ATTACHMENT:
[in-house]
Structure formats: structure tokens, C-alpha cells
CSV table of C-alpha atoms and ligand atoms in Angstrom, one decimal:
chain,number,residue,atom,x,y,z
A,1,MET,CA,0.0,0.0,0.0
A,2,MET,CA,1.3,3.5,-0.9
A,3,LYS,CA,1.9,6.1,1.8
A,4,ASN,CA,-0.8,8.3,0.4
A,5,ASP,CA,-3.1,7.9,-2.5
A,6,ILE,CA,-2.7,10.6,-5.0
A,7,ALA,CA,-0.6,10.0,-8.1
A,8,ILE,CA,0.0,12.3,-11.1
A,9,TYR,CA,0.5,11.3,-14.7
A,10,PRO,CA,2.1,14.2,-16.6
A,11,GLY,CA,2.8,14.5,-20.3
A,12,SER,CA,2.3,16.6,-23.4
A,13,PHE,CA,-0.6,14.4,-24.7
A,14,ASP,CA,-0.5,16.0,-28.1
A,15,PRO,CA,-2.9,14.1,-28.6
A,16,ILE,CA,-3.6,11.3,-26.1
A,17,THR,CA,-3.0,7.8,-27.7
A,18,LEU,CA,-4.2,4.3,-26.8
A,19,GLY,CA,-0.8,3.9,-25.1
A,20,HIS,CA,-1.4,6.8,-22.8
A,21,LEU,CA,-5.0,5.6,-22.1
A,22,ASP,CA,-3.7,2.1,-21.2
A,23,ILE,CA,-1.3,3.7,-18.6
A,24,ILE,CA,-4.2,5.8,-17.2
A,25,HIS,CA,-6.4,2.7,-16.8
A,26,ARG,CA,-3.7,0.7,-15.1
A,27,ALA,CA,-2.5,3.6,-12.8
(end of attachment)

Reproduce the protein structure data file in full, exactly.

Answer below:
[in-house]
Structure formats: structure tokens, C-alpha cells
CSV table of C-alpha atoms and ligand atoms in Angstrom, one decimal:
chain,number,residue,atom,x,y,z
A,1,MET,CA,0.0,0.0,0.0
A,2,MET,CA,1.3,3.5,-0.9
A,3,LYS,CA,1.9,6.1,1.8
A,4,ASN,CA,-0.8,8.3,0.4
A,5,ASP,CA,-3.1,7.9,-2.5
A,6,ILE,CA,-2.7,10.6,-5.0
A,7,ALA,CA,-0.6,10.0,-8.1
A,8,ILE,CA,0.0,12.3,-11.1
A,9,TYR,CA,0.5,11.3,-14.7
A,10,PRO,CA,2.1,14.2,-16.6
A,11,GLY,CA,2.8,14.5,-20.3
A,12,SER,CA,2.3,16.6,-23.4
A,13,PHE,CA,-0.6,14.4,-24.7
A,14,ASP,CA,-0.5,16.0,-28.1
A,15,PRO,CA,-2.9,14.1,-28.6
A,16,ILE,CA,-3.6,11.3,-26.1
A,17,THR,CA,-3.0,7.8,-27.7
A,18,LEU,CA,-4.2,4.3,-26.8
A,19,GLY,CA,-0.8,3.9,-25.1
A,20,HIS,CA,-1.4,6.8,-22.8
A,21,LEU,CA,-5.0,5.6,-22.1
A,22,ASP,CA,-3.7,2.1,-21.2
A,23,ILE,CA,-1.3,3.7,-18.6
A,24,ILE,CA,-4.2,5.8,-17.2
A,25,HIS,CA,-6.4,2.7,-16.8
A,26,ARG,CA,-3.7,0.7,-15.1
A,27,ALA,CA,-2.5,3.6,-12.8